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What I Learned about Love from Patients and Their Families by Patti Maloney, George Mark Children’s House

What I Learned about Love from Patients and Their Families by Patti Maloney, George Mark Children’s House

I witness love every day in my job as a social worker at George Mark Children’s House. George Mark is a place of support and caring for children who have life-limiting illnesses and their families.

A large part of what makes George Mark special is the families who put their trust and faith in us to help their children and them in their most difficult and vulnerable times in their lives.

We offer pediatric palliative care through the following services – Respite Care, Transitional Care, End of Life Care, and Bereavement Care. Palliative care focuses on reducing the stress and pain of illness whatever the diagnosis. Families value our unique approach that brings together a caring professional team who treat their child as a whole person with medical, emotional and social needs.

While many of our children know their parents’ voices or their scent, most of the children don’t speak or respond to their caregiver or the world around them, except when they become over-stimulated and irritable. Many have never said mama or dada or any other words. These special children and teens have never hugged their parent or told them they love them. Yet, even without any reinforcement from them, their parents tell them and show them how much they are loved continually.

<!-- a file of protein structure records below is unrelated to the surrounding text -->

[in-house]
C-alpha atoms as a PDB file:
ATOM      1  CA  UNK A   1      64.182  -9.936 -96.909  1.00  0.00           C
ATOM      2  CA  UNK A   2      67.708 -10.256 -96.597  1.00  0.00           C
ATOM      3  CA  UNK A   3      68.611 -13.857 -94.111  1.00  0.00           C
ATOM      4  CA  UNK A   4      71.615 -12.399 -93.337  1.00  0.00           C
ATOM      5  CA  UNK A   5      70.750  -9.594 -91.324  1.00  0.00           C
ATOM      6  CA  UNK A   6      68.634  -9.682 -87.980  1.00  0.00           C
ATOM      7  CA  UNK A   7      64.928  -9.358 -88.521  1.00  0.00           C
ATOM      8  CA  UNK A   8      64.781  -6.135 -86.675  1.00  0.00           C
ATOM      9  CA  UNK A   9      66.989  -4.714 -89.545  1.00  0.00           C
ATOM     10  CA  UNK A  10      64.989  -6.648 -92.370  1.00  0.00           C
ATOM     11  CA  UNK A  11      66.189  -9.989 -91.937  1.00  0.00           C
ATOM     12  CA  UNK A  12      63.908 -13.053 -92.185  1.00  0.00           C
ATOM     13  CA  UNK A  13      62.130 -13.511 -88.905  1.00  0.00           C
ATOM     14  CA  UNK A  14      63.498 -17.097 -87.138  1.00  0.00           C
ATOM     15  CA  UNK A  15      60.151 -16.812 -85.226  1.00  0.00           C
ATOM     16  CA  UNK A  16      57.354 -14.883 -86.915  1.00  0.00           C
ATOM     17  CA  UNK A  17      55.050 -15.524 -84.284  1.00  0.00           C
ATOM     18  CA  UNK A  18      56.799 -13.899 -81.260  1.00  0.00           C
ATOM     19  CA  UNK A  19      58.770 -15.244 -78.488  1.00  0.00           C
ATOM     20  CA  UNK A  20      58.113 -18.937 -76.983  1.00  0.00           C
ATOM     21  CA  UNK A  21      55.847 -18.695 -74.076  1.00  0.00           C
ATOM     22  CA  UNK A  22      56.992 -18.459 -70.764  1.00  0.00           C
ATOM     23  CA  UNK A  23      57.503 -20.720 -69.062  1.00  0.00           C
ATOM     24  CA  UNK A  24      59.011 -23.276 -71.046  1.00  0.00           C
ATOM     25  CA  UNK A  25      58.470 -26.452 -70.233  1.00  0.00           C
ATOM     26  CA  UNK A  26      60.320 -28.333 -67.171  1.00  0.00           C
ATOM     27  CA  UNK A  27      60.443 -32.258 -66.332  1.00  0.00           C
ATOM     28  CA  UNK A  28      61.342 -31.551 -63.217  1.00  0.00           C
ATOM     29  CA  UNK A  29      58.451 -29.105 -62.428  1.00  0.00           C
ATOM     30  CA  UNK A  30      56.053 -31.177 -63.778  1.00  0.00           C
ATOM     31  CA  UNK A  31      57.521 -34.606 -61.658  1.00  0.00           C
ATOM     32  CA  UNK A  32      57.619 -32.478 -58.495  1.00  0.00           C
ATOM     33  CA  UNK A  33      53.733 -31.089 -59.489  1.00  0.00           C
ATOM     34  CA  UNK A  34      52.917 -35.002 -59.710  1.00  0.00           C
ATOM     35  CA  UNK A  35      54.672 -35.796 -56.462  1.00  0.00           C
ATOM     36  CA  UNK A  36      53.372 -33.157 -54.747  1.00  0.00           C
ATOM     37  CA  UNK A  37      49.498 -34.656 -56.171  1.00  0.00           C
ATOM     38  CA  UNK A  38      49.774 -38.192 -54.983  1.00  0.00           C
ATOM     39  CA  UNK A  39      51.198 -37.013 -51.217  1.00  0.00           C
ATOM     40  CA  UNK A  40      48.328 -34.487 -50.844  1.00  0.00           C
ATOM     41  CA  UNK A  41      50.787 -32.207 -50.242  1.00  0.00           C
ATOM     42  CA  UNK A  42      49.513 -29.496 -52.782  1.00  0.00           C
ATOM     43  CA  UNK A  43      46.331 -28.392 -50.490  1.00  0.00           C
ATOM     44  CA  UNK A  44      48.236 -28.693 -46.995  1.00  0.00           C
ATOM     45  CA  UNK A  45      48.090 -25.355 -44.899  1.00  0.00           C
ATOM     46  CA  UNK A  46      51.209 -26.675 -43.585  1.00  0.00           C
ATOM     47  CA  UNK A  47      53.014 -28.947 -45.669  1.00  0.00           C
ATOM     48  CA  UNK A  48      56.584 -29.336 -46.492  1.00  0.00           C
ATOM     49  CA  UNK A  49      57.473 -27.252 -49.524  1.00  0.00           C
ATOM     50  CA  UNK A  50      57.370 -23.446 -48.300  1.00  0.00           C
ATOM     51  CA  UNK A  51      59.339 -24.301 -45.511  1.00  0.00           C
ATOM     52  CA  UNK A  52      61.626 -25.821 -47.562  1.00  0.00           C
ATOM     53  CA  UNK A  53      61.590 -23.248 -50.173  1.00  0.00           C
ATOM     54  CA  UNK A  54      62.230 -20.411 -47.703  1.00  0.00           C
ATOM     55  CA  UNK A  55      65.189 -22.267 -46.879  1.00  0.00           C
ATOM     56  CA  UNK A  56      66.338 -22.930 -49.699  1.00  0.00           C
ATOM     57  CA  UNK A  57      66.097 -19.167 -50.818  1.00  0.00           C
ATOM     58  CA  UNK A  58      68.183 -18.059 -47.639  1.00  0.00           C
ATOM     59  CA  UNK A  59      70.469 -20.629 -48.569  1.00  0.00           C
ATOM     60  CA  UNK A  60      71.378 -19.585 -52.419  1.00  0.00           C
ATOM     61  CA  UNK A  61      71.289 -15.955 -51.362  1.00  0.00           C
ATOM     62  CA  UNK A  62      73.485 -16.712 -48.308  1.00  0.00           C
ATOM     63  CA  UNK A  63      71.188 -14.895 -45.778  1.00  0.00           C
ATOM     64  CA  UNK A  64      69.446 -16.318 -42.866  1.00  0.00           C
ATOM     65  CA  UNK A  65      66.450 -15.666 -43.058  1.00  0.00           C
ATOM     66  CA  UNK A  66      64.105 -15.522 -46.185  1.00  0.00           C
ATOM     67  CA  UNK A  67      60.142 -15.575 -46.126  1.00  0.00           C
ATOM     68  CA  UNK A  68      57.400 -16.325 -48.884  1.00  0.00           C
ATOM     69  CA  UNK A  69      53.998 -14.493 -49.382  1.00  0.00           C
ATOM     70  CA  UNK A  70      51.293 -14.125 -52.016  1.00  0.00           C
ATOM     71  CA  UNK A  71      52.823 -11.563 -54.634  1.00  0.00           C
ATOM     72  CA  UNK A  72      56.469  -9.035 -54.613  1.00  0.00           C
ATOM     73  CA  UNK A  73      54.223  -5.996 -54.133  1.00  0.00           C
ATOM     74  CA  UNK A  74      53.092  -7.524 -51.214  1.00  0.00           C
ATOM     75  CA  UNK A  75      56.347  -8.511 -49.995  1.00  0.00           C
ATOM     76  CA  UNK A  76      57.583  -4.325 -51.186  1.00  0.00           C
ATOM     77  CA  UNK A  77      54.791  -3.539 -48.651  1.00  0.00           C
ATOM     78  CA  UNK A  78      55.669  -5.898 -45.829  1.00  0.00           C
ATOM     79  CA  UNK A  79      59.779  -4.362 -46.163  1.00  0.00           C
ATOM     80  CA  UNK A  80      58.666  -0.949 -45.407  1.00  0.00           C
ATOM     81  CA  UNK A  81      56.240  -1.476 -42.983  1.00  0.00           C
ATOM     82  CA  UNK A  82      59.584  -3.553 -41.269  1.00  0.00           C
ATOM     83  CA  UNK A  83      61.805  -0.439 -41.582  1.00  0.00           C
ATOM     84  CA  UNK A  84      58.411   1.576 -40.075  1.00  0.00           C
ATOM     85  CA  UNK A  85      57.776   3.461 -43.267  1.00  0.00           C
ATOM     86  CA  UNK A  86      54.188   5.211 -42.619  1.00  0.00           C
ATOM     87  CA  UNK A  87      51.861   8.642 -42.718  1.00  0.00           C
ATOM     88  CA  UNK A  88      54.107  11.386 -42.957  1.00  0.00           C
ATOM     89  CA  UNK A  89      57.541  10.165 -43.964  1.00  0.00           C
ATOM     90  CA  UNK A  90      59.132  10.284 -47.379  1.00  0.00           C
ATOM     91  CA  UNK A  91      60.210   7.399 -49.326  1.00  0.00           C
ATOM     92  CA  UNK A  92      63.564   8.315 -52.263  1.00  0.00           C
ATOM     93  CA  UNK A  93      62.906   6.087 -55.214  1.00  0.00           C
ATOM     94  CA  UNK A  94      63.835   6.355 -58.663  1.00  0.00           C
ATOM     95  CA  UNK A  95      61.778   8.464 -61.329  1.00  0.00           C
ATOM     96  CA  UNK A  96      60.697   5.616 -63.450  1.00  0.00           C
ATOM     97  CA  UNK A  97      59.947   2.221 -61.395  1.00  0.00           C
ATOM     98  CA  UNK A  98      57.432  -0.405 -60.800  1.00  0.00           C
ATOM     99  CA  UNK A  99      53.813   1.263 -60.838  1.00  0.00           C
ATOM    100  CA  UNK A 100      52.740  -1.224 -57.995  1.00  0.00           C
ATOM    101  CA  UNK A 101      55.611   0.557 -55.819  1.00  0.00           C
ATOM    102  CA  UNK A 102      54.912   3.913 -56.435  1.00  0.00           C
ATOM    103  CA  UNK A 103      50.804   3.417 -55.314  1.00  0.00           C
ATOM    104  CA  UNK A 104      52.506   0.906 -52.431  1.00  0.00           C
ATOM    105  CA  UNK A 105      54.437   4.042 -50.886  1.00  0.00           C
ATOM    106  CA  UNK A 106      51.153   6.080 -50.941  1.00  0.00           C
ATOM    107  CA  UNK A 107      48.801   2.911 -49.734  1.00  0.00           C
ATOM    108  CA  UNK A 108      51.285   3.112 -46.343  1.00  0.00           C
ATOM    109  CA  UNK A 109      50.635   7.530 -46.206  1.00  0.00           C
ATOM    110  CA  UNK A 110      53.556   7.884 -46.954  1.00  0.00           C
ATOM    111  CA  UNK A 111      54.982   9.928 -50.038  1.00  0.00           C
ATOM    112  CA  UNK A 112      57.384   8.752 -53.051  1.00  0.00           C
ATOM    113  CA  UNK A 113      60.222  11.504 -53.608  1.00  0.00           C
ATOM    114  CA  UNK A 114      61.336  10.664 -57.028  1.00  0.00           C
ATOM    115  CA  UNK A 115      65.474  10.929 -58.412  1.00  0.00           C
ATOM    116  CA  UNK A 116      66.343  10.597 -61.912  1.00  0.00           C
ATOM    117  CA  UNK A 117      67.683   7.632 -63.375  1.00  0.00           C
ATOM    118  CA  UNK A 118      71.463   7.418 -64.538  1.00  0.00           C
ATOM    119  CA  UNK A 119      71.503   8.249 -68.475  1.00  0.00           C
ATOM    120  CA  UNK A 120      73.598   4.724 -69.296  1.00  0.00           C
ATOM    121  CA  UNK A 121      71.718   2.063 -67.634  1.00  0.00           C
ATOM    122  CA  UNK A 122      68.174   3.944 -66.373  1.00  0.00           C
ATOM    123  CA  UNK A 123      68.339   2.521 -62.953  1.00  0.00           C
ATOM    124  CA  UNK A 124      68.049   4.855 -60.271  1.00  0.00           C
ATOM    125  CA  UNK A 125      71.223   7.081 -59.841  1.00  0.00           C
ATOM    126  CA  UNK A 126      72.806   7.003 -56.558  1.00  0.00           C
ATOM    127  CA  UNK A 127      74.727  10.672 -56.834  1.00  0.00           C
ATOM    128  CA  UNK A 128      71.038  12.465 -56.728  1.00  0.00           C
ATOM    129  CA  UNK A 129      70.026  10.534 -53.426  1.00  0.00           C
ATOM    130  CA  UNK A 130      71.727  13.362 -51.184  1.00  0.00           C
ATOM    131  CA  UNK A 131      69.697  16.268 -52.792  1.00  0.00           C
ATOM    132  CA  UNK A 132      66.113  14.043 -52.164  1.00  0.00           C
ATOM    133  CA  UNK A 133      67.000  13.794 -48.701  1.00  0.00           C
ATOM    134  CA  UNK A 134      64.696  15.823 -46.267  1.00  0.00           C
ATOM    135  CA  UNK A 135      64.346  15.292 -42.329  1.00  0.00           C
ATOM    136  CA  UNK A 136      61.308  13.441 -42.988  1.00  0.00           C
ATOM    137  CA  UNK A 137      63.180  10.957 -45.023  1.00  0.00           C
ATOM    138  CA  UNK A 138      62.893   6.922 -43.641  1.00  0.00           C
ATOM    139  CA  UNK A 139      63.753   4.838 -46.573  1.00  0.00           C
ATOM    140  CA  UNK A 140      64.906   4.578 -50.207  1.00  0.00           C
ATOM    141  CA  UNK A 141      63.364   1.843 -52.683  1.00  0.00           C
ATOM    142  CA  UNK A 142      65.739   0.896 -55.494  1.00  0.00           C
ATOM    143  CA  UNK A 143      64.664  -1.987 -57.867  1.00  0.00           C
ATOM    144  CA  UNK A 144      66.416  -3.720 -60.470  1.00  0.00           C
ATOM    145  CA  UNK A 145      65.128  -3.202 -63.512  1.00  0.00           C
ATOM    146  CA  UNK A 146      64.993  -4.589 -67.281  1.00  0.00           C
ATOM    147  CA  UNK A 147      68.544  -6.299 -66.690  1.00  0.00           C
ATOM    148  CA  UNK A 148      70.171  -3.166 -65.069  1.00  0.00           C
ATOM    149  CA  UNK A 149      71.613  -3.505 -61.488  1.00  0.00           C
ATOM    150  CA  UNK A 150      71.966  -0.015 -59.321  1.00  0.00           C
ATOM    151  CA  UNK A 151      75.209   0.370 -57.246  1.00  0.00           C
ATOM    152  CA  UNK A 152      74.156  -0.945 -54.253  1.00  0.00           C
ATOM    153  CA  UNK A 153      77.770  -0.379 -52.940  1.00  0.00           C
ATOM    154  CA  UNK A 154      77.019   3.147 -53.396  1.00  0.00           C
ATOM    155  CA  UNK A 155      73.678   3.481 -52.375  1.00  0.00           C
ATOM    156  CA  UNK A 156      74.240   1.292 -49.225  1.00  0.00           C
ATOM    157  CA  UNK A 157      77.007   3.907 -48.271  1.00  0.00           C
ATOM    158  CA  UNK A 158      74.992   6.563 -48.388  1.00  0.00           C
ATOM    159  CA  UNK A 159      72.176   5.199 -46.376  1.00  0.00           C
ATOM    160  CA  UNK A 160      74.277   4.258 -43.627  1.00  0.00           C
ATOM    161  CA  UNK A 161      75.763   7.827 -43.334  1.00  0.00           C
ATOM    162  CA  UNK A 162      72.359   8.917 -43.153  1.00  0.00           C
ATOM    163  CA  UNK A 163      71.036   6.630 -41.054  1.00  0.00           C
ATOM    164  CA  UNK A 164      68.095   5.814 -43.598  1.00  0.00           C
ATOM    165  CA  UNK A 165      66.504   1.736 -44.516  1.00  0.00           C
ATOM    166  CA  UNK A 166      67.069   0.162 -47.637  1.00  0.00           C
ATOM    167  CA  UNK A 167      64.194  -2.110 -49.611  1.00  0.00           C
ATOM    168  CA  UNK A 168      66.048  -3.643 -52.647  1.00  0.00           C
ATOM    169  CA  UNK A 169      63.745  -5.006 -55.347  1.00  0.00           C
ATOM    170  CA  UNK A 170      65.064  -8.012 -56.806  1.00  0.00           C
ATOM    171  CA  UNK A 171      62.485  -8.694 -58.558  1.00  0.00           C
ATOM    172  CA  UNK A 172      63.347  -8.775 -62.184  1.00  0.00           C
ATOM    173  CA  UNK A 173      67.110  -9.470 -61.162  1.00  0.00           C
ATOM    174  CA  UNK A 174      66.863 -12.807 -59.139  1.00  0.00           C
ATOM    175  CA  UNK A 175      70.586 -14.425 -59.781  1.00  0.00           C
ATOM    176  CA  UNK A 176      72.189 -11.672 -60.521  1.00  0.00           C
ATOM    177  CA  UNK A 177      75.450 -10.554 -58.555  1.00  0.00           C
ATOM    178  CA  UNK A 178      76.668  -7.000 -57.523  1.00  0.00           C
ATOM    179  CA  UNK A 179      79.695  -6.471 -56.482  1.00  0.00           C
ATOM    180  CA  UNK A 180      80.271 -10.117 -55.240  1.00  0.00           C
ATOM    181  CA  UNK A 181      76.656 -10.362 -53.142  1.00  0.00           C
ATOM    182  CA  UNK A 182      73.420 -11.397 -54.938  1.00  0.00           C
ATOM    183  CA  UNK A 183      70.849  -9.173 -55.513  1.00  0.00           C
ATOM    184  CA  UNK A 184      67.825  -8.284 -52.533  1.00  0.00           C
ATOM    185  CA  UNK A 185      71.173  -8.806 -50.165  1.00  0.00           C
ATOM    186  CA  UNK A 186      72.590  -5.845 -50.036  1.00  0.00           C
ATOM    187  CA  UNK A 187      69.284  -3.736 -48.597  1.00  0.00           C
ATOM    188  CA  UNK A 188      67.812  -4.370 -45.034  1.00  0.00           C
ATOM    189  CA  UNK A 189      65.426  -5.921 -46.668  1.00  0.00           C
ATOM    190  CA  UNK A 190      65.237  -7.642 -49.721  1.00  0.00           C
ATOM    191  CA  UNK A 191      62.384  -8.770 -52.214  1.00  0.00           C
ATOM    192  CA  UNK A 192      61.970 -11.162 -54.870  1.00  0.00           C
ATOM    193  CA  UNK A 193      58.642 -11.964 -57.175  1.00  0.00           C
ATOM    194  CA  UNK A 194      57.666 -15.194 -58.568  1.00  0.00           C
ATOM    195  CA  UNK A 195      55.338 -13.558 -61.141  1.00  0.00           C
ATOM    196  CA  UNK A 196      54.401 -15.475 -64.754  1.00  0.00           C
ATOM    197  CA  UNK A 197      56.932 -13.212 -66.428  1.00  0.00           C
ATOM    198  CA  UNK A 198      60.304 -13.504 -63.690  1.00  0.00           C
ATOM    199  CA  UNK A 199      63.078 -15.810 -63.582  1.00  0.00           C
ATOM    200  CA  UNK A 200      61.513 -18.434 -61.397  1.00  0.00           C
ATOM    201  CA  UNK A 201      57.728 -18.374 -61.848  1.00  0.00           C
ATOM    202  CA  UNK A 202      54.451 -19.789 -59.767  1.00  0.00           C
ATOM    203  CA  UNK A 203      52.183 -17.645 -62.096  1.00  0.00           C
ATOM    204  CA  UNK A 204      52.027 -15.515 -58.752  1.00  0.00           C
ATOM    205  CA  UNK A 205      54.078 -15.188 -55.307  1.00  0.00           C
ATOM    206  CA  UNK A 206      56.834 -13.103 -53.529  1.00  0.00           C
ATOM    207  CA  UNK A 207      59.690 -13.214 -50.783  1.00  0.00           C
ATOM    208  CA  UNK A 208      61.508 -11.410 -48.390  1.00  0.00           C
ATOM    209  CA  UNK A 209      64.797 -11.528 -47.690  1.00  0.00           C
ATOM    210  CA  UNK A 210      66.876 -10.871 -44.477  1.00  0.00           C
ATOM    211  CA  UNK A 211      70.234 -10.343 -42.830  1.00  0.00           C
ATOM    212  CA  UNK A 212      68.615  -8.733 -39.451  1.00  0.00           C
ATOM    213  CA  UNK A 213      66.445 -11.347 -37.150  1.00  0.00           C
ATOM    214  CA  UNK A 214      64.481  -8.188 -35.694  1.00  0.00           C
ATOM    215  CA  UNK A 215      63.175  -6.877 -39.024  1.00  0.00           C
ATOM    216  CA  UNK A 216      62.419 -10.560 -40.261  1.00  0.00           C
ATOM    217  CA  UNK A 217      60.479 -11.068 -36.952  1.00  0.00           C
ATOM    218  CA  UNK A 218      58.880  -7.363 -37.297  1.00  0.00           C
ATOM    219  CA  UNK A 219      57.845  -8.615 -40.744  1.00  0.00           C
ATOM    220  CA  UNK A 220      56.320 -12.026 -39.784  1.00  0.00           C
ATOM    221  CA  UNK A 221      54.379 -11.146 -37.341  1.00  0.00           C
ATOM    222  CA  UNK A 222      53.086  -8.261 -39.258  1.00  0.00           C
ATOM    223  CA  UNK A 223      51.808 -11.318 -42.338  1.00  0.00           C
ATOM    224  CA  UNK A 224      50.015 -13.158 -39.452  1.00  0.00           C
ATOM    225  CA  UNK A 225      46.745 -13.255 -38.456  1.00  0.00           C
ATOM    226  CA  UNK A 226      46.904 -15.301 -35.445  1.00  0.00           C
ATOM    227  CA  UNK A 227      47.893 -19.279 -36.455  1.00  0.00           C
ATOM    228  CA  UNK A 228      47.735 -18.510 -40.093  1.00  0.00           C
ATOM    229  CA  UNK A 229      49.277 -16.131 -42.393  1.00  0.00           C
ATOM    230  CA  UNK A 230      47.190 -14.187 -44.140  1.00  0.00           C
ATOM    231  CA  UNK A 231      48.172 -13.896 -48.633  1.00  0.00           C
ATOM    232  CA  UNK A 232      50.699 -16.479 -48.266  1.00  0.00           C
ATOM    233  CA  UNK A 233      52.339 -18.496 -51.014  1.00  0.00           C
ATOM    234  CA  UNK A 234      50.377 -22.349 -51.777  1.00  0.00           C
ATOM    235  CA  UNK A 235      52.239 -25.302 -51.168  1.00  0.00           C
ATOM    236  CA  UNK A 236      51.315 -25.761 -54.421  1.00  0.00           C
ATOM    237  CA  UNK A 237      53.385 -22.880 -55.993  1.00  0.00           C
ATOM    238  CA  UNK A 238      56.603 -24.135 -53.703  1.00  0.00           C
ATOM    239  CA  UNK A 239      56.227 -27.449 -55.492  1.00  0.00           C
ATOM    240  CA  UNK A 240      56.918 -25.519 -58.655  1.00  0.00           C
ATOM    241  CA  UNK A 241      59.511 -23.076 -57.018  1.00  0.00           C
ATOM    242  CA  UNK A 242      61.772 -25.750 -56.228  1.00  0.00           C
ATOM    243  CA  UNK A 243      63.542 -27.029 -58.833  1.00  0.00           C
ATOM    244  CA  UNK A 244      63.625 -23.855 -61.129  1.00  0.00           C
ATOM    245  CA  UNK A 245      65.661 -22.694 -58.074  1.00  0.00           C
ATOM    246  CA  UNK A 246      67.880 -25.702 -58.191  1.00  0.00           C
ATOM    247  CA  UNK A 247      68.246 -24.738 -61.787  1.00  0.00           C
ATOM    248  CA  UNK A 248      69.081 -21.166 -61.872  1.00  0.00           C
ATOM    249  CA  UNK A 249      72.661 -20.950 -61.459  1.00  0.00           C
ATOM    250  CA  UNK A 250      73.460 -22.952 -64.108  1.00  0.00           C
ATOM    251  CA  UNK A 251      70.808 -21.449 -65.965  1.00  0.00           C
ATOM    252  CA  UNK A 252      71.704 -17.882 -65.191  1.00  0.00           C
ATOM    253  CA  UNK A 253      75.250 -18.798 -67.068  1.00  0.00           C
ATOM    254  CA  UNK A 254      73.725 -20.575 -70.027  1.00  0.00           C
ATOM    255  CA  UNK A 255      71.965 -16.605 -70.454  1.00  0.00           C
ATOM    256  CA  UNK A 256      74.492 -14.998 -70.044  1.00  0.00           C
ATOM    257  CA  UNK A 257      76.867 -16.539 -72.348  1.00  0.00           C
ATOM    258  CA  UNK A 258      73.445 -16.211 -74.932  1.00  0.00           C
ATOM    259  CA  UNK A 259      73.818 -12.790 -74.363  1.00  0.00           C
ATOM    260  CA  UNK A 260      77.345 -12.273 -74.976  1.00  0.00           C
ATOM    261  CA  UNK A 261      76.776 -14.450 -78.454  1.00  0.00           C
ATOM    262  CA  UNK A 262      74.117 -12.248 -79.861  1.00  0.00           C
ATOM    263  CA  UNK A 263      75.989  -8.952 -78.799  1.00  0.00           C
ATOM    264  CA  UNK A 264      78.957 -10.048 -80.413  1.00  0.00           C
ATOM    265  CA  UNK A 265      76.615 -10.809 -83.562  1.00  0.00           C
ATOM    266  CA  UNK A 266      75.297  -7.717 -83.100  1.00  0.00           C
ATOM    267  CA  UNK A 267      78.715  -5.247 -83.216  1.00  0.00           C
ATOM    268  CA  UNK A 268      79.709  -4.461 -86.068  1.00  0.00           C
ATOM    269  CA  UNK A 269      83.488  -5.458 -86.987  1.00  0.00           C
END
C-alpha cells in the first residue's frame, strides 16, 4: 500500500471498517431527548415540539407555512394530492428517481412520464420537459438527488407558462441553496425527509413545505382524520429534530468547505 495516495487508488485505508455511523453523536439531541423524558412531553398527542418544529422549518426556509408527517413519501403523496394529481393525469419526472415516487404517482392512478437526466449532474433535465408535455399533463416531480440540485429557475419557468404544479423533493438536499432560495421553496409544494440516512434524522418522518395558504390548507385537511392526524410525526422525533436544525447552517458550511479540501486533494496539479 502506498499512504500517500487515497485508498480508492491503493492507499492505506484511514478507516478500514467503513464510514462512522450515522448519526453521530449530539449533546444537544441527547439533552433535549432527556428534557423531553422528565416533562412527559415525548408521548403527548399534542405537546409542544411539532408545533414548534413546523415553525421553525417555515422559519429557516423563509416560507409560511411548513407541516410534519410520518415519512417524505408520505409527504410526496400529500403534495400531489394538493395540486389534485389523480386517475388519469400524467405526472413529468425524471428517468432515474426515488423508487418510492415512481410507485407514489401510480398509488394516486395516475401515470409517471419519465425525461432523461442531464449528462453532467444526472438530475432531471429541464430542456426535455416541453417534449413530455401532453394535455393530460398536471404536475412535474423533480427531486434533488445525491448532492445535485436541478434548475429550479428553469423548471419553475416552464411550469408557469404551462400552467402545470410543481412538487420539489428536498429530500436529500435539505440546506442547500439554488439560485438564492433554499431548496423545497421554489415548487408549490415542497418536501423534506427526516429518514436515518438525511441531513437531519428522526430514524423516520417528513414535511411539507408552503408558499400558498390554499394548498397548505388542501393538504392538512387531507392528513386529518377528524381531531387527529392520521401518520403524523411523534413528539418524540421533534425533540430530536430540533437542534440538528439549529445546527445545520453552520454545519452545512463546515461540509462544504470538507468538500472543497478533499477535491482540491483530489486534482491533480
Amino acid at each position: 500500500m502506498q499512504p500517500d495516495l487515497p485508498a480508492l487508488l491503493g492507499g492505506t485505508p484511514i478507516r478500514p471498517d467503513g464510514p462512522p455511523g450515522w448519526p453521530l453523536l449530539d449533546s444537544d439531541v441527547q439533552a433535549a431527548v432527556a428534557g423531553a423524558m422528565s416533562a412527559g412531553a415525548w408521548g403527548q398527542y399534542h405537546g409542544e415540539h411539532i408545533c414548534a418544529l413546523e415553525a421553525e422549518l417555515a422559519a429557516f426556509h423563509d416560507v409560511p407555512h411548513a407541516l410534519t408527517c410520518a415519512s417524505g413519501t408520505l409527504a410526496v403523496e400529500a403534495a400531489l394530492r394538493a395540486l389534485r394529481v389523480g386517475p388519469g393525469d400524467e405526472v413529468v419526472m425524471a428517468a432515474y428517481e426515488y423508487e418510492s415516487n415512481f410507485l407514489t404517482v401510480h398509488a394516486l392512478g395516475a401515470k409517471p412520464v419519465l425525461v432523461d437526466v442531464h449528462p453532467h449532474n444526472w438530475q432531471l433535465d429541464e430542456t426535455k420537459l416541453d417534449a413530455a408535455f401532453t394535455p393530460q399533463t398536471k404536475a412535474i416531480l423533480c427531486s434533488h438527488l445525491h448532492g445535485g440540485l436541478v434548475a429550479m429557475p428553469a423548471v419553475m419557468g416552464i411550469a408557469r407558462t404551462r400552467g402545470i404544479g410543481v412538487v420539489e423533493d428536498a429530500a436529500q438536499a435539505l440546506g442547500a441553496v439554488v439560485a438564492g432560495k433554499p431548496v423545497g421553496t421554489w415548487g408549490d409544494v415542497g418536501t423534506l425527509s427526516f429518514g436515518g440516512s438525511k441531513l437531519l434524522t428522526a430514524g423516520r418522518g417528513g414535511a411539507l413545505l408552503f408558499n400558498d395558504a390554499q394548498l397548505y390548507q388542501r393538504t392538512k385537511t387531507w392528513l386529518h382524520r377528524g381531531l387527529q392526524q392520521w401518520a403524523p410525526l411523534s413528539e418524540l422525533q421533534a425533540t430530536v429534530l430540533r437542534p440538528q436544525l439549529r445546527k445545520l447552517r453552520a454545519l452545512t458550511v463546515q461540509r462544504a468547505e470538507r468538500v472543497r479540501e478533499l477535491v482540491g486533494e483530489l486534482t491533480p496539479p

A mother visited with her child every day while she stayed at George Mark and would sing her favorite song to her. Even though her singing was out of key and she improvised many of the lyrics, the mother sang from her heart and the love she shared with her daughter could be heard in every note. This unexpected interaction caused tears for touring nursing students, who happened upon the pair. Now that her daughter is deceased, her mother holds onto the memories which keep her daughter close to her.

After helping to put curlers in his daughter’s hair, her father asked for curlers in his hair as well. When his daughter saw him, although weak, she lifted her head and laughed, giving both a special moment without fear or pain. Another father shaved his head after his young son lost his hair from the treatments he received and the two would proudly show off their “bald” heads.

Throughout illness and ultimately death for many, deep sadness and fear are balanced with the love that the child and family share.

This never-ending love continues on after death as families find ways to remember these moments and honor their children.

Love is the greatest medicine of all.

Patti Maloney, MSW

George Mark Children’s House


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